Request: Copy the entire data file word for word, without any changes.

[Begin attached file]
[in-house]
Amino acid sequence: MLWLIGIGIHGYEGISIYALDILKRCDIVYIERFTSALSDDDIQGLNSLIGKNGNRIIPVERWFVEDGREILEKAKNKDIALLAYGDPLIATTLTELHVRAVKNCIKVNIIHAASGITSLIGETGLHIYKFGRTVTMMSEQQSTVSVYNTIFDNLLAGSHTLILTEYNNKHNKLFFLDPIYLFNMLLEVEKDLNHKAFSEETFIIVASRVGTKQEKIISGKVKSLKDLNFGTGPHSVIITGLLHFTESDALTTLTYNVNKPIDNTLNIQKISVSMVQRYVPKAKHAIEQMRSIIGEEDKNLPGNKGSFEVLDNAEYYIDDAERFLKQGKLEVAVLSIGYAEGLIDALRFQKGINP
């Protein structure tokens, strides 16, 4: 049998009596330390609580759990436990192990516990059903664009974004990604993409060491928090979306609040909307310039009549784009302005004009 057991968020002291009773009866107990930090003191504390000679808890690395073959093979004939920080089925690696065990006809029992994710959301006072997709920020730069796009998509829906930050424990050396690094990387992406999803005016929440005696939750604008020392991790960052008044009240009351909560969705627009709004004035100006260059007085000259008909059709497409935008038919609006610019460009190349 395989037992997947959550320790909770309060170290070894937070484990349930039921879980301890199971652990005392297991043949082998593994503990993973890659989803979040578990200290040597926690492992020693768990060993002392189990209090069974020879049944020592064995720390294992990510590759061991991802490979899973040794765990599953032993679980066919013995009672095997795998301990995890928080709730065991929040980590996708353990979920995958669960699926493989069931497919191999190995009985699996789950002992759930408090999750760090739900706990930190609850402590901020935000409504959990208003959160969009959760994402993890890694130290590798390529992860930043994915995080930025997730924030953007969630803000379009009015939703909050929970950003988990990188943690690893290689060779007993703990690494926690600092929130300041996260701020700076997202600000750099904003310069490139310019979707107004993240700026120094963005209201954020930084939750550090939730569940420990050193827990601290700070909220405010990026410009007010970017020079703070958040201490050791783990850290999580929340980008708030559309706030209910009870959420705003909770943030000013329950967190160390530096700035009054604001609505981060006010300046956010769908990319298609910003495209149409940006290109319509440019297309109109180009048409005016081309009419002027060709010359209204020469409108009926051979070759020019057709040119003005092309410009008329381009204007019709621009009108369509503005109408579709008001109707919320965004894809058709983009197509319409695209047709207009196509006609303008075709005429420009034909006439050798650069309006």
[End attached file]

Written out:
[in-house]
Amino acid sequence: MLWLIGIGIHGYEGISIYALDILKRCDIVYIERFTSALSDDDIQGLNSLIGKNGNRIIPVERWFVEDGREILEKAKNKDIALLAYGDPLIATTLTELHVRAVKNCIKVNIIHAASGITSLIGETGLHIYKFGRTVTMMSEQQSTVSVYNTIFDNLLAGSHTLILTEYNNKHNKLFFLDPIYLFNMLLEVEKDLNHKAFSEETFIIVASRVGTKQEKIISGKVKSLKDLNFGTGPHSVIITGLLHFTESDALTTLTYNVNKPIDNTLNIQKISVSMVQRYVPKAKHAIEQMRSIIGEEDKNLPGNKGSFEVLDNAEYYIDDAERFLKQGKLEVAVLSIGYAEGLIDALRFQKGINP
């Protein structure tokens, strides 16, 4: 049998009596330390609580759990436990192990516990059903664009974004990604993409060491928090979306609040909307310039009549784009302005004009 057991968020002291009773009866107990930090003191504390000679808890690395073959093979004939920080089925690696065990006809029992994710959301006072997709920020730069796009998509829906930050424990050396690094990387992406999803005016929440005696939750604008020392991790960052008044009240009351909560969705627009709004004035100006260059007085000259008909059709497409935008038919609006610019460009190349 395989037992997947959550320790909770309060170290070894937070484990349930039921879980301890199971652990005392297991043949082998593994503990993973890659989803979040578990200290040597926690492992020693768990060993002392189990209090069974020879049944020592064995720390294992990510590759061991991802490979899973040794765990599953032993679980066919013995009672095997795998301990995890928080709730065991929040980590996708353990979920995958669960699926493989069931497919191999190995009985699996789950002992759930408090999750760090739900706990930190609850402590901020935000409504959990208003959160969009959760994402993890890694130290590798390529992860930043994915995080930025997730924030953007969630803000379009009015939703909050929970950003988990990188943690690893290689060779007993703990690494926690600092929130300041996260701020700076997202600000750099904003310069490139310019979707107004993240700026120094963005209201954020930084939750550090939730569940420990050193827990601290700070909220405010990026410009007010970017020079703070958040201490050791783990850290999580929340980008708030559309706030209910009870959420705003909770943030000013329950967190160390530096700035009054604001609505981060006010300046956010769908990319298609910003495209149409940006290109319509440019297309109109180009048409005016081309009419002027060709010359209204020469409108009926051979070759020019057709040119003005092309410009008329381009204007019709621009009108369509503005109408579709008001109707919320965004894809058709983009197509319409695209047709207009196509006609303008075709005429420009034909006439050798650069309006």